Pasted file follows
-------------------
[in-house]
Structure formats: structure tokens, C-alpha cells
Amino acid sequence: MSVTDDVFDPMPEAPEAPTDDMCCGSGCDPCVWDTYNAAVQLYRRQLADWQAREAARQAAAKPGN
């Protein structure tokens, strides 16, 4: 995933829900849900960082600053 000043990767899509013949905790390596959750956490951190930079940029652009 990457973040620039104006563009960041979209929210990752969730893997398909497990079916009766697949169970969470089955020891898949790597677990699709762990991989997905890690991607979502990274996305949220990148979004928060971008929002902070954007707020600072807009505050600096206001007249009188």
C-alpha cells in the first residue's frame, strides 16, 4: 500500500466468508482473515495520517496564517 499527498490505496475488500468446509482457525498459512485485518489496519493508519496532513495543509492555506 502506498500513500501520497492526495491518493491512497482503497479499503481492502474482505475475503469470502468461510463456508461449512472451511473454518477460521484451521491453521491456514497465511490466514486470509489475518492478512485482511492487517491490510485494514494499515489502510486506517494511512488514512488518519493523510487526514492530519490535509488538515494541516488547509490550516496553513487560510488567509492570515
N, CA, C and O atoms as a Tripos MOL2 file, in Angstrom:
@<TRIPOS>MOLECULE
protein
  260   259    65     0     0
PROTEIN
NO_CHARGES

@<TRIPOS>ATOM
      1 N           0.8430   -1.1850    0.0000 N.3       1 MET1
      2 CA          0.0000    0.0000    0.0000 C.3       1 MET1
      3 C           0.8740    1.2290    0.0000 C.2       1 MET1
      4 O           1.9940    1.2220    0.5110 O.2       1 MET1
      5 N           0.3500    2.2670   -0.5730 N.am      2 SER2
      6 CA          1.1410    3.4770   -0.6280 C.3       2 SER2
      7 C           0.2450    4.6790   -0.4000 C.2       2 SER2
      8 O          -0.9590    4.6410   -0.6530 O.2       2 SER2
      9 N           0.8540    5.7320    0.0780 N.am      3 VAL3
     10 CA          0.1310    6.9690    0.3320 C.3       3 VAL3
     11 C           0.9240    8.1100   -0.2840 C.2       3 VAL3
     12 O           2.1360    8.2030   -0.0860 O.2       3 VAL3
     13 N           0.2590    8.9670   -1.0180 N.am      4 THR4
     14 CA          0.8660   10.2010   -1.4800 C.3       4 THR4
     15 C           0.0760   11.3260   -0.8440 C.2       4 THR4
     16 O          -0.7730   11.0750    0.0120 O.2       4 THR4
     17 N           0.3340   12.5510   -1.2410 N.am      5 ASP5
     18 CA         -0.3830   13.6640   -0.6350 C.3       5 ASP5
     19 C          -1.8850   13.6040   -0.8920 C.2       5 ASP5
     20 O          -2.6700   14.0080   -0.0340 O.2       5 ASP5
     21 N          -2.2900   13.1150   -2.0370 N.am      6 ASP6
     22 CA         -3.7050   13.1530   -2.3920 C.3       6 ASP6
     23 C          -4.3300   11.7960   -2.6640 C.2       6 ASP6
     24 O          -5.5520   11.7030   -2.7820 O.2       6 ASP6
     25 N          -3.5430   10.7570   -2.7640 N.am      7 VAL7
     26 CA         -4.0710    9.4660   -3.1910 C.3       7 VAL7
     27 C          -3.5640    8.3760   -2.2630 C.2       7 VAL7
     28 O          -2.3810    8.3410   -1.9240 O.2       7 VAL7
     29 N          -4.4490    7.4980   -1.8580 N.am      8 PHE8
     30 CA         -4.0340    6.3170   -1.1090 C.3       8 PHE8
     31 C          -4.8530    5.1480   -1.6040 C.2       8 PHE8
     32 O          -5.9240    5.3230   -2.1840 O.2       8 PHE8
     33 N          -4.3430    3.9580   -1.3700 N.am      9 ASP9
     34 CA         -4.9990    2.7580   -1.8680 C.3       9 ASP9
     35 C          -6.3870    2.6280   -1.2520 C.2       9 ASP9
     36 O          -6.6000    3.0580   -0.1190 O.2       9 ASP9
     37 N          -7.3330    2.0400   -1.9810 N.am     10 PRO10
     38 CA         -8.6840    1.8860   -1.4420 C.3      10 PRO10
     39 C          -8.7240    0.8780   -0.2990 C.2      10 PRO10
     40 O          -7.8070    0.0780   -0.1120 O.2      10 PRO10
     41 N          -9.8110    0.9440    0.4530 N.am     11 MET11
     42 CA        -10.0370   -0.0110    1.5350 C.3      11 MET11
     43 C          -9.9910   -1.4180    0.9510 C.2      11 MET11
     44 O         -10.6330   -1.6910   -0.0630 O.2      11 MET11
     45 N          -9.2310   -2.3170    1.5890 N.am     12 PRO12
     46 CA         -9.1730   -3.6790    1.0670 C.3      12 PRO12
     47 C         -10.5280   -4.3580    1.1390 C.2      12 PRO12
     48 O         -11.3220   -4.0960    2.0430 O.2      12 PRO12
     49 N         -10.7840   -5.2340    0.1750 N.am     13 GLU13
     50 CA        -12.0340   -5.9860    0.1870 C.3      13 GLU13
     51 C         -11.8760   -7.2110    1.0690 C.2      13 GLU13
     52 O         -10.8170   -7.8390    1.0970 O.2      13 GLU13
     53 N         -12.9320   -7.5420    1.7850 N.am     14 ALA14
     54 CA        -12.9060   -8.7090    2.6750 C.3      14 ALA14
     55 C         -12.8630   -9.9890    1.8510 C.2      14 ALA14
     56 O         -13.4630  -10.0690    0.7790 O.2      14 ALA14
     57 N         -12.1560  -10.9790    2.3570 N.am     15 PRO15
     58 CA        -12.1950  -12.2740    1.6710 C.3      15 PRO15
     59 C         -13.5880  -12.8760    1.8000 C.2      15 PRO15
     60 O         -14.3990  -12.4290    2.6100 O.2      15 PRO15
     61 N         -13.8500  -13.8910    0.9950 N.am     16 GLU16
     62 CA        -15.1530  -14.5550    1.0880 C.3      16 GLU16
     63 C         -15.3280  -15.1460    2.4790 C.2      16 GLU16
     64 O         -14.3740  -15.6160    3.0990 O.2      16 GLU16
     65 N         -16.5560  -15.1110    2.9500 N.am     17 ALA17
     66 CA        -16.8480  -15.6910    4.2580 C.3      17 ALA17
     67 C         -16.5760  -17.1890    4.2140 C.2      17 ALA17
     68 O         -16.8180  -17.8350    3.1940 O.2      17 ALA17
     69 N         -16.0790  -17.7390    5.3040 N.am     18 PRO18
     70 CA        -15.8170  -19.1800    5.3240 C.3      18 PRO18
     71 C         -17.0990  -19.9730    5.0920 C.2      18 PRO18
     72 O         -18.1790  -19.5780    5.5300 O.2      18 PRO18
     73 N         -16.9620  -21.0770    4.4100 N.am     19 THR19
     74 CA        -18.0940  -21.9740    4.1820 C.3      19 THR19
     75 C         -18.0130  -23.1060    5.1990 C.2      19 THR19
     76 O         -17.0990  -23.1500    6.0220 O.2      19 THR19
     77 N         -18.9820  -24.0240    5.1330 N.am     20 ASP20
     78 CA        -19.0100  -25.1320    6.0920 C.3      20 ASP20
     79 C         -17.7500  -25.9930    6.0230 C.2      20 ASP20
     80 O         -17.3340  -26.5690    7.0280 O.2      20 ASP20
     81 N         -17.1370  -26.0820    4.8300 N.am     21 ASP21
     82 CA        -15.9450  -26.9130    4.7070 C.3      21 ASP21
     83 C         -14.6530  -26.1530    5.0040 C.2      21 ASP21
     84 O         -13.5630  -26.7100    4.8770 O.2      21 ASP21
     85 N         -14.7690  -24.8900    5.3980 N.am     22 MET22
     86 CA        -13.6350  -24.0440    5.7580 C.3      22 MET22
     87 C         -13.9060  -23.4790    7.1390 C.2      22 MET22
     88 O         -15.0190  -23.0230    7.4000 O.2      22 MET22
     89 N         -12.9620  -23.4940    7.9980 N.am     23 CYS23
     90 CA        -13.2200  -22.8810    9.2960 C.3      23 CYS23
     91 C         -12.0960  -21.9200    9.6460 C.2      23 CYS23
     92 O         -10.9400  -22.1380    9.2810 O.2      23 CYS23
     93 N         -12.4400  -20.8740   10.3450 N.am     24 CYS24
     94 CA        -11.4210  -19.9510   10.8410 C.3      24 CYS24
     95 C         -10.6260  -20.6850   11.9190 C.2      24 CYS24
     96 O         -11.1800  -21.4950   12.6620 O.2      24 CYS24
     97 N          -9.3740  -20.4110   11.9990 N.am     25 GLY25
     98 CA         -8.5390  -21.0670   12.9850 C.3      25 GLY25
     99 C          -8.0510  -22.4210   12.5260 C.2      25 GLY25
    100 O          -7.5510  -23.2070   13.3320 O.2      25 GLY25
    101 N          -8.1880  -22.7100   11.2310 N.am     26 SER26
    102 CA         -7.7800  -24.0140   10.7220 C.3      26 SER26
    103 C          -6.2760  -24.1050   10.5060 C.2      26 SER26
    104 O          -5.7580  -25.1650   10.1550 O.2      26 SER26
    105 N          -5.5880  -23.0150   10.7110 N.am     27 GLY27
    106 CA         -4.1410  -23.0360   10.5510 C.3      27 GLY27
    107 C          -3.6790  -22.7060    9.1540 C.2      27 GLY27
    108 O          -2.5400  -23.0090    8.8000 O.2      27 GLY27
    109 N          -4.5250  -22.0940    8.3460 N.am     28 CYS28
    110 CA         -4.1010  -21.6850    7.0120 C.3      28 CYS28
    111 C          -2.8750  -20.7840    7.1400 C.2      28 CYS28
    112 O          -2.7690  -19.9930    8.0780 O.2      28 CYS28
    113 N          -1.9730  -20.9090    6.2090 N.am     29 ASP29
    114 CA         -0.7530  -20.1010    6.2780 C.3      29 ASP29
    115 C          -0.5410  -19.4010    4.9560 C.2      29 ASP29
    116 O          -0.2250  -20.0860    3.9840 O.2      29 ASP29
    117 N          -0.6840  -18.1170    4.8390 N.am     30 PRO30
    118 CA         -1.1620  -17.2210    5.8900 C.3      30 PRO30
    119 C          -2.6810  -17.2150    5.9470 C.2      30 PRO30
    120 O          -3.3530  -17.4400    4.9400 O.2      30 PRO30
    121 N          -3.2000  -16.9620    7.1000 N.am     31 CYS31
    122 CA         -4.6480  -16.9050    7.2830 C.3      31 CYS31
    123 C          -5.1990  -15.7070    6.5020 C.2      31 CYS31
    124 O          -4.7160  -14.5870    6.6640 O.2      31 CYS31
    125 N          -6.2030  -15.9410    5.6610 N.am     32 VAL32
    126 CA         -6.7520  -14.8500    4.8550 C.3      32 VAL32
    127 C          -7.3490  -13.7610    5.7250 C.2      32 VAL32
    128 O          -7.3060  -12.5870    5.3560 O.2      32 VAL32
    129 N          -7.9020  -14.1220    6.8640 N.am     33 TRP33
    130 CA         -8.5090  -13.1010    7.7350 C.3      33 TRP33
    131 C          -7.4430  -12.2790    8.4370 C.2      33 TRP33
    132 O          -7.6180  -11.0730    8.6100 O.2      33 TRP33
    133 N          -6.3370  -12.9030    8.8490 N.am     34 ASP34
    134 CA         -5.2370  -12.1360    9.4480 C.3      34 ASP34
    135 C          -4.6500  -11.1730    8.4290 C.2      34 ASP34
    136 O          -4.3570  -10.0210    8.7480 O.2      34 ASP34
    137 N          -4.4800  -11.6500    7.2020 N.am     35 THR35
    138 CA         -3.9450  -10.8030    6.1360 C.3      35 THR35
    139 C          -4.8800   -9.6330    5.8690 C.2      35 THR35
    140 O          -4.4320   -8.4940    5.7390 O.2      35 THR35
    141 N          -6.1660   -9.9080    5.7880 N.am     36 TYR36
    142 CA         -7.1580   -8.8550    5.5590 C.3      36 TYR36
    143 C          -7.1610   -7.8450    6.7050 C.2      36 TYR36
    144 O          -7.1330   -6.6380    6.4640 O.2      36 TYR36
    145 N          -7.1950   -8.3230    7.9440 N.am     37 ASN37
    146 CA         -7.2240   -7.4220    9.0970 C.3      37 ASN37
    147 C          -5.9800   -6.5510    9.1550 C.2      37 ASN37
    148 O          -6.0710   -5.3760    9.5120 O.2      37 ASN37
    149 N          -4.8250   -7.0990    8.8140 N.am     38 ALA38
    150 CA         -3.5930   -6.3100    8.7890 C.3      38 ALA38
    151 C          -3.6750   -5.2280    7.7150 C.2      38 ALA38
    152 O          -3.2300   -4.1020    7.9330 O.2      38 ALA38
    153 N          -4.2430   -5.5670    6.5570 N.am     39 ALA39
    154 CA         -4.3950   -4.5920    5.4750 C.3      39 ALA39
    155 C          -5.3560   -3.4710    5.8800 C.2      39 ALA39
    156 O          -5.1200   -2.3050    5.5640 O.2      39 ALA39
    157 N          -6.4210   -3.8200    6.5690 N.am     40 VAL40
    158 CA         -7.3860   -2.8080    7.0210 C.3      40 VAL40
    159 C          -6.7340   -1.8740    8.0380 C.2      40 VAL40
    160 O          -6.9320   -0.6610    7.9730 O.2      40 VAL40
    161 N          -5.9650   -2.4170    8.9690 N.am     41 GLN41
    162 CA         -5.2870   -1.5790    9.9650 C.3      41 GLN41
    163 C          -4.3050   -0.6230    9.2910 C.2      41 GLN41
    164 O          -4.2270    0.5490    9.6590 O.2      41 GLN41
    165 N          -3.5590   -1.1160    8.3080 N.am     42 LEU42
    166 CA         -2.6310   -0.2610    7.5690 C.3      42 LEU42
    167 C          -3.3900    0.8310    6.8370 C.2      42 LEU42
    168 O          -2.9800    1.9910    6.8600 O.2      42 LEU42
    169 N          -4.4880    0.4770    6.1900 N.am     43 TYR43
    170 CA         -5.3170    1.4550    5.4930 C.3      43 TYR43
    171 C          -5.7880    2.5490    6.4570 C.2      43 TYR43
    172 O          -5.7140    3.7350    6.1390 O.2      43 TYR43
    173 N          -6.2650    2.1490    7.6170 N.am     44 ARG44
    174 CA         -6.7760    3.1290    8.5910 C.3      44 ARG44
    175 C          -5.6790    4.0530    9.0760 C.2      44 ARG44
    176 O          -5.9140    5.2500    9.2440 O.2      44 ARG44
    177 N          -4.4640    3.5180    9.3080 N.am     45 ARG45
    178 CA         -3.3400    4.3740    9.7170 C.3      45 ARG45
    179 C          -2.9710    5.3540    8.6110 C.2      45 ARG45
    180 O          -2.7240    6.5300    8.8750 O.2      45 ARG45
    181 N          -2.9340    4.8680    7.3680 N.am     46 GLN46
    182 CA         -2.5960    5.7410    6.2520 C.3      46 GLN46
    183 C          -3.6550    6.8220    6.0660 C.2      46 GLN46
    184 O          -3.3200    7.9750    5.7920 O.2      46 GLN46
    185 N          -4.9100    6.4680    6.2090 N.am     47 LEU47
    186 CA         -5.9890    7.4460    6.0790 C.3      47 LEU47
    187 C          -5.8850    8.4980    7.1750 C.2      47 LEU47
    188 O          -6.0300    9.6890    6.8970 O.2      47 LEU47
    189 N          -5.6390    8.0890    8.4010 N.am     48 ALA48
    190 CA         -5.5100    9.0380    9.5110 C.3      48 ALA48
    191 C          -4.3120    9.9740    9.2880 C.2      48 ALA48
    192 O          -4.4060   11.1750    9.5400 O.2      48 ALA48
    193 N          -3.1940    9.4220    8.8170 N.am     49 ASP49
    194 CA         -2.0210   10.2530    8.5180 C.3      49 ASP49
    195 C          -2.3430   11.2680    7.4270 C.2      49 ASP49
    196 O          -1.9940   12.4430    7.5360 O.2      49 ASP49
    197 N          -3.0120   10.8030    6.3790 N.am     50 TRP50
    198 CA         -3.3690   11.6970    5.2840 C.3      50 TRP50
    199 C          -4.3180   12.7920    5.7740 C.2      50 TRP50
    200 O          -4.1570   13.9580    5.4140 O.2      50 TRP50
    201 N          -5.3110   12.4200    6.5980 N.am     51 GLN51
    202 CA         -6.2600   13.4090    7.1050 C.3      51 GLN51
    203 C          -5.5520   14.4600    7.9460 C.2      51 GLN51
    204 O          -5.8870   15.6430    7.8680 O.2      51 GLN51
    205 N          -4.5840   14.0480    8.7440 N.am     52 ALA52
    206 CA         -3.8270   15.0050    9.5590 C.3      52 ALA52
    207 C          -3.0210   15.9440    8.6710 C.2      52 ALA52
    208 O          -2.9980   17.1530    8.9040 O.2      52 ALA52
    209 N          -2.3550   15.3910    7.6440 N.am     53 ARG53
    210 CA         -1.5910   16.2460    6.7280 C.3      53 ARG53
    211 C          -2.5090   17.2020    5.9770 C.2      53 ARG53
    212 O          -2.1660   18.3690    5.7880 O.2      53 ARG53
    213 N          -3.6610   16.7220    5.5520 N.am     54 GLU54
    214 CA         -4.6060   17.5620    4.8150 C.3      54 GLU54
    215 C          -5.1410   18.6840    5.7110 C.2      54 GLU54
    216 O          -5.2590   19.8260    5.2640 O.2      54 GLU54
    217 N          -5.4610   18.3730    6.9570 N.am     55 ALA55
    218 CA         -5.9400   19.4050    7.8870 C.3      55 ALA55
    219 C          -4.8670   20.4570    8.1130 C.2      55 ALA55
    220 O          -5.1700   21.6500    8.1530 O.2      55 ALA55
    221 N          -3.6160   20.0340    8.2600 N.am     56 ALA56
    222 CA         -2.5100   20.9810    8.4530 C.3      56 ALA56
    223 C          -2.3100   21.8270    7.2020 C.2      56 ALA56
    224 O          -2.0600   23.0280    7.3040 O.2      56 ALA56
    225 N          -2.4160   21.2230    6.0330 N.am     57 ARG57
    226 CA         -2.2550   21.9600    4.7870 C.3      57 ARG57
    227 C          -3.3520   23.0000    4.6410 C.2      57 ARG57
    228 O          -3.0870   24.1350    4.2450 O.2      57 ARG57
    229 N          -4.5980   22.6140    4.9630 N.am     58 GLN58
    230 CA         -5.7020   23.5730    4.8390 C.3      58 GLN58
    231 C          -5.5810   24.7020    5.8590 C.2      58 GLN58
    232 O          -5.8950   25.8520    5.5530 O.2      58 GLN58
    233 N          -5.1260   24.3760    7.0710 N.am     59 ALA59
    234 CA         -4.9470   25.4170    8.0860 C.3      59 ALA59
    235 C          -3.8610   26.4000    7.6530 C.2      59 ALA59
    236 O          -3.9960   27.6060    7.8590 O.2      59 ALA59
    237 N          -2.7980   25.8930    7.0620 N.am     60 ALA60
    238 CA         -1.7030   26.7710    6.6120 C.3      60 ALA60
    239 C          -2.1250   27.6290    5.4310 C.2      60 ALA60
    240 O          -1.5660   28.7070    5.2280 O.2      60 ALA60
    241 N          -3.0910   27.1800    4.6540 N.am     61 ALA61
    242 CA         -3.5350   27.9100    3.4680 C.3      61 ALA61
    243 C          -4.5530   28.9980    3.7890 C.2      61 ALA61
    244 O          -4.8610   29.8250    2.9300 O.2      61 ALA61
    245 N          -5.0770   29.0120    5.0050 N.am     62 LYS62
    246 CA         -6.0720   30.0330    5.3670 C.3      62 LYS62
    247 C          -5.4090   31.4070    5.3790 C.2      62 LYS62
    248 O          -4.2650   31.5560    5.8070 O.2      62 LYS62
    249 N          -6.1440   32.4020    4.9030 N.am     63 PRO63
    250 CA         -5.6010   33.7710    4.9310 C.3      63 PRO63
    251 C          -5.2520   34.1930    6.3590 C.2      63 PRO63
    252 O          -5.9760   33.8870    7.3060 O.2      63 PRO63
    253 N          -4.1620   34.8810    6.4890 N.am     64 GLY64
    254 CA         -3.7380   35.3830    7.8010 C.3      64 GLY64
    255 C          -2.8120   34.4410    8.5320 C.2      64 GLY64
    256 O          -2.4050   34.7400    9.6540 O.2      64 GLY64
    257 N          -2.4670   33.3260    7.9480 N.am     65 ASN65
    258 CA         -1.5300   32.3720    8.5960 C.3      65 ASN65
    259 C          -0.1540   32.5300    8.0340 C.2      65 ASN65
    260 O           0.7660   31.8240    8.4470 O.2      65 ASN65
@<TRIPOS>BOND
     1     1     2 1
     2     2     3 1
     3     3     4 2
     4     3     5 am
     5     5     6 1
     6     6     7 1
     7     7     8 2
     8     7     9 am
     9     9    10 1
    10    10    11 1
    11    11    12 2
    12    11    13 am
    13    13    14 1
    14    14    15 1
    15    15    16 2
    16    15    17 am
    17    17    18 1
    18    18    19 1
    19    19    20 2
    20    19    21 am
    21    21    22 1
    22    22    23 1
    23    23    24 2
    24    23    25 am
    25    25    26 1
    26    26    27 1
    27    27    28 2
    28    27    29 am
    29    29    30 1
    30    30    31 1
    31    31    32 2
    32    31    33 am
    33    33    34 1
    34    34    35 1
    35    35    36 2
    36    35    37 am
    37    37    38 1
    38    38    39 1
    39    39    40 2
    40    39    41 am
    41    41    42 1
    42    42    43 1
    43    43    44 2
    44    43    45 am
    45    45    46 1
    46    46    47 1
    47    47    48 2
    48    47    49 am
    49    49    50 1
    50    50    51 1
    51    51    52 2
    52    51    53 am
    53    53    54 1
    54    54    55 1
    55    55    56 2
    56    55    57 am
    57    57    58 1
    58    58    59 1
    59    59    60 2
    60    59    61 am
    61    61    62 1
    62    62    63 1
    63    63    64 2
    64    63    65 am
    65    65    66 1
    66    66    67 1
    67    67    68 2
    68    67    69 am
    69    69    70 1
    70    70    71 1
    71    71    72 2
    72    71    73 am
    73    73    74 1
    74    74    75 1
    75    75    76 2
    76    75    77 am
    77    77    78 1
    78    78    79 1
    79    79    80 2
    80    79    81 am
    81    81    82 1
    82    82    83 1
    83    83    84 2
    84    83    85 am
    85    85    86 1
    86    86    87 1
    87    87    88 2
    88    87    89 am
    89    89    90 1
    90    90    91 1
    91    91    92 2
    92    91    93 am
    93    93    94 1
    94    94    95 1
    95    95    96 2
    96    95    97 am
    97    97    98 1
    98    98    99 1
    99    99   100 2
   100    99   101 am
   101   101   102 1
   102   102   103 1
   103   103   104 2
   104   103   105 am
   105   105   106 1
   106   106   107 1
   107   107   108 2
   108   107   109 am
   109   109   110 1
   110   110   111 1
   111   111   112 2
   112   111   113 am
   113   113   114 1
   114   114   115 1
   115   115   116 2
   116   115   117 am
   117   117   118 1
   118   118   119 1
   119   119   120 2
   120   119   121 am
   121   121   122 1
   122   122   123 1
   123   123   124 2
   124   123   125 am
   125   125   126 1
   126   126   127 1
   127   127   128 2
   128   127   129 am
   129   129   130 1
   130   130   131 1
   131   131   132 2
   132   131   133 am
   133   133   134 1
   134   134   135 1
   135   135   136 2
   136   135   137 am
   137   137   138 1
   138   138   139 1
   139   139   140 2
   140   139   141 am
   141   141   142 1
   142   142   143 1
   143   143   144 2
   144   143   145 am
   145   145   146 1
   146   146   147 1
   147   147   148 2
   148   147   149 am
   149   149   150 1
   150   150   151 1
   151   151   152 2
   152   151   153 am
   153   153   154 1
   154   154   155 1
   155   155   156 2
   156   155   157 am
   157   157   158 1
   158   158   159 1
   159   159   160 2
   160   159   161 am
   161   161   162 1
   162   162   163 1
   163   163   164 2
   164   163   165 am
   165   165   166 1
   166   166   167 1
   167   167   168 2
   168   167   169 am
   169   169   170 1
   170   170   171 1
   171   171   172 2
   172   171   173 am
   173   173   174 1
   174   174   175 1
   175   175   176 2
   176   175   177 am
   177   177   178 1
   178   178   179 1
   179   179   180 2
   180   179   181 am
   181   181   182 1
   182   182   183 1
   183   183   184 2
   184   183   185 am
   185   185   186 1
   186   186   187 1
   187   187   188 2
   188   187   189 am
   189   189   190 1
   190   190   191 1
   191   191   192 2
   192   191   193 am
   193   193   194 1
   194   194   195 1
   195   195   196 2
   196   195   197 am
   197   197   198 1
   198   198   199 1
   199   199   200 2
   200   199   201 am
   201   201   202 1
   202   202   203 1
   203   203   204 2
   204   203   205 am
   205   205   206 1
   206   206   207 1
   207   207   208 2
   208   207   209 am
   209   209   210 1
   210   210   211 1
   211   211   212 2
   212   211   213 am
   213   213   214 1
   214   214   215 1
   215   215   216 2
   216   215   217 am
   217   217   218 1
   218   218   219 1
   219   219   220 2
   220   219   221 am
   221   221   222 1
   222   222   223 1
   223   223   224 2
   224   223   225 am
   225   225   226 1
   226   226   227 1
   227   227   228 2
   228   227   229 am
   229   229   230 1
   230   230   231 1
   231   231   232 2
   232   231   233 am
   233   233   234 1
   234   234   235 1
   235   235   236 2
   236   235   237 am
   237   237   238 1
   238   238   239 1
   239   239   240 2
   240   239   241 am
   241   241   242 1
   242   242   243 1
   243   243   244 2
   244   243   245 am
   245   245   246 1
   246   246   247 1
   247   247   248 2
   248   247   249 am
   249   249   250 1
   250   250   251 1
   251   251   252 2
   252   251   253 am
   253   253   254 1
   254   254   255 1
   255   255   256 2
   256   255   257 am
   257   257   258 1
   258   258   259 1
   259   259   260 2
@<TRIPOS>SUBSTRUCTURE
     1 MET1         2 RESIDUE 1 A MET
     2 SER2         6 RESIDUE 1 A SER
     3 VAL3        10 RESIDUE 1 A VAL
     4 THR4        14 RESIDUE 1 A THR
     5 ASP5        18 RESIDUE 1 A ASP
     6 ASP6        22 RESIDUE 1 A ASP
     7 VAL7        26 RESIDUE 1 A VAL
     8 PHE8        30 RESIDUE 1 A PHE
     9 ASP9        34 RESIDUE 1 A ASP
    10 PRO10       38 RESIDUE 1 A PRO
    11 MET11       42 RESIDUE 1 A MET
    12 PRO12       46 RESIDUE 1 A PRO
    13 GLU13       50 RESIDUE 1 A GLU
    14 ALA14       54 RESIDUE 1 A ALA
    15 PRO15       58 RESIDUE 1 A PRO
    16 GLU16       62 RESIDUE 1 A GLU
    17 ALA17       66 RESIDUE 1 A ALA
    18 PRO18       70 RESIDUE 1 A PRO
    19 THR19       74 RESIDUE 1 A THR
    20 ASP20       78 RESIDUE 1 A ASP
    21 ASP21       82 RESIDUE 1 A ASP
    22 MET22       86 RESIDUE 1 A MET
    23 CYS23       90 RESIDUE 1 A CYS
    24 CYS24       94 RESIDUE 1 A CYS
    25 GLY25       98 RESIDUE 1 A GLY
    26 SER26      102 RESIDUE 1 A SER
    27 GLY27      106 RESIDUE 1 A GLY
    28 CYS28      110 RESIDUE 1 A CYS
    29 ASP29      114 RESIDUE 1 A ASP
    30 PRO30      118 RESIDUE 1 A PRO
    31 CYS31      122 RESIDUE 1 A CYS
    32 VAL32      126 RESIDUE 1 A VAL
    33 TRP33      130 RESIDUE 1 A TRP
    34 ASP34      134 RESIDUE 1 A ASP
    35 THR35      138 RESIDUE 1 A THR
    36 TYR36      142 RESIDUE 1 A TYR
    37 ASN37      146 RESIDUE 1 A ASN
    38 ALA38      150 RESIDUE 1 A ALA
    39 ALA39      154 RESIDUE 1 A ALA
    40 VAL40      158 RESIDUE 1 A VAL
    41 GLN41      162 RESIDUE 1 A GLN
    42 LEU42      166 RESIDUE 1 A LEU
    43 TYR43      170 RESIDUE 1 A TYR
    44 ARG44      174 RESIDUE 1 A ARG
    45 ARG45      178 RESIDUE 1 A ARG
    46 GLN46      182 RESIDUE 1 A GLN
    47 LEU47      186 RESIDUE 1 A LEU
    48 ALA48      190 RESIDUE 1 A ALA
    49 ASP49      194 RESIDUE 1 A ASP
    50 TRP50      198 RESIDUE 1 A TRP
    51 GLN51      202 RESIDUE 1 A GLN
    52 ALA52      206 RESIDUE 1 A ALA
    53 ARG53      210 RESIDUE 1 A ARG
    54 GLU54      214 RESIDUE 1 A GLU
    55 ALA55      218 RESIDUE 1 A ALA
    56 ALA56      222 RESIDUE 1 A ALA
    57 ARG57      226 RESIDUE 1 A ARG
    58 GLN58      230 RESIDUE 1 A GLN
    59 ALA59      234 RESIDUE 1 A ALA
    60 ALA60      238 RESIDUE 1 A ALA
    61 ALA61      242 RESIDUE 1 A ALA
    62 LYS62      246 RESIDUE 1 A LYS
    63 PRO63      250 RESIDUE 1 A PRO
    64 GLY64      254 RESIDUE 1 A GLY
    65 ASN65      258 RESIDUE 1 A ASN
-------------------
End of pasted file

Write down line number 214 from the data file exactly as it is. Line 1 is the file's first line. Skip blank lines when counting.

    202 CA         -6.2600   13.4090    7.1050 C.3      51 GLN51